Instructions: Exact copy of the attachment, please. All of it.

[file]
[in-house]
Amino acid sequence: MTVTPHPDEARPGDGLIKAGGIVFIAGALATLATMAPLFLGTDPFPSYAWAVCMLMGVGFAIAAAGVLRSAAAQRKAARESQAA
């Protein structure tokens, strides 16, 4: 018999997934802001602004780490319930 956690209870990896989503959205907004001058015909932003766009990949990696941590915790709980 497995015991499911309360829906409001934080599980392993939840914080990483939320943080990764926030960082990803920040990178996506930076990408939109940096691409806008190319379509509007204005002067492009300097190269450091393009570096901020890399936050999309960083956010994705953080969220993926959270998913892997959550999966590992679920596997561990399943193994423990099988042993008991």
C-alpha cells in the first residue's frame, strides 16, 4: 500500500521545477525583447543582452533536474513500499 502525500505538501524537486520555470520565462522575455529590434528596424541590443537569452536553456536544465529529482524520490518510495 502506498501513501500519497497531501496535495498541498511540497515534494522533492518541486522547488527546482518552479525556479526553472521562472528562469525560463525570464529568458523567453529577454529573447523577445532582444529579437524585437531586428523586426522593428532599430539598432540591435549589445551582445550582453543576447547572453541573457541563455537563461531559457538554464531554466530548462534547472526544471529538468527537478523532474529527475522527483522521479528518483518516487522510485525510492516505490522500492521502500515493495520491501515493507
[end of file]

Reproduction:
[in-house]
Amino acid sequence: MTVTPHPDEARPGDGLIKAGGIVFIAGALATLATMAPLFLGTDPFPSYAWAVCMLMGVGFAIAAAGVLRSAAAQRKAARESQAA
């Protein structure tokens, strides 16, 4: 018999997934802001602004780490319930 956690209870990896989503959205907004001058015909932003766009990949990696941590915790709980 497995015991499911309360829906409001934080599980392993939840914080990483939320943080990764926030960082990803920040990178996506930076990408939109940096691409806008190319379509509007204005002067492009300097190269450091393009570096901020890399936050999309960083956010994705953080969220993926959270998913892997959550999966590992679920596997561990399943193994423990099988042993008991």
C-alpha cells in the first residue's frame, strides 16, 4: 500500500521545477525583447543582452533536474513500499 502525500505538501524537486520555470520565462522575455529590434528596424541590443537569452536553456536544465529529482524520490518510495 502506498501513501500519497497531501496535495498541498511540497515534494522533492518541486522547488527546482518552479525556479526553472521562472528562469525560463525570464529568458523567453529577454529573447523577445532582444529579437524585437531586428523586426522593428532599430539598432540591435549589445551582445550582453543576447547572453541573457541563455537563461531559457538554464531554466530548462534547472526544471529538468527537478523532474529527475522527483522521479528518483518516487522510485525510492516505490522500492521502500515493495520491501515493507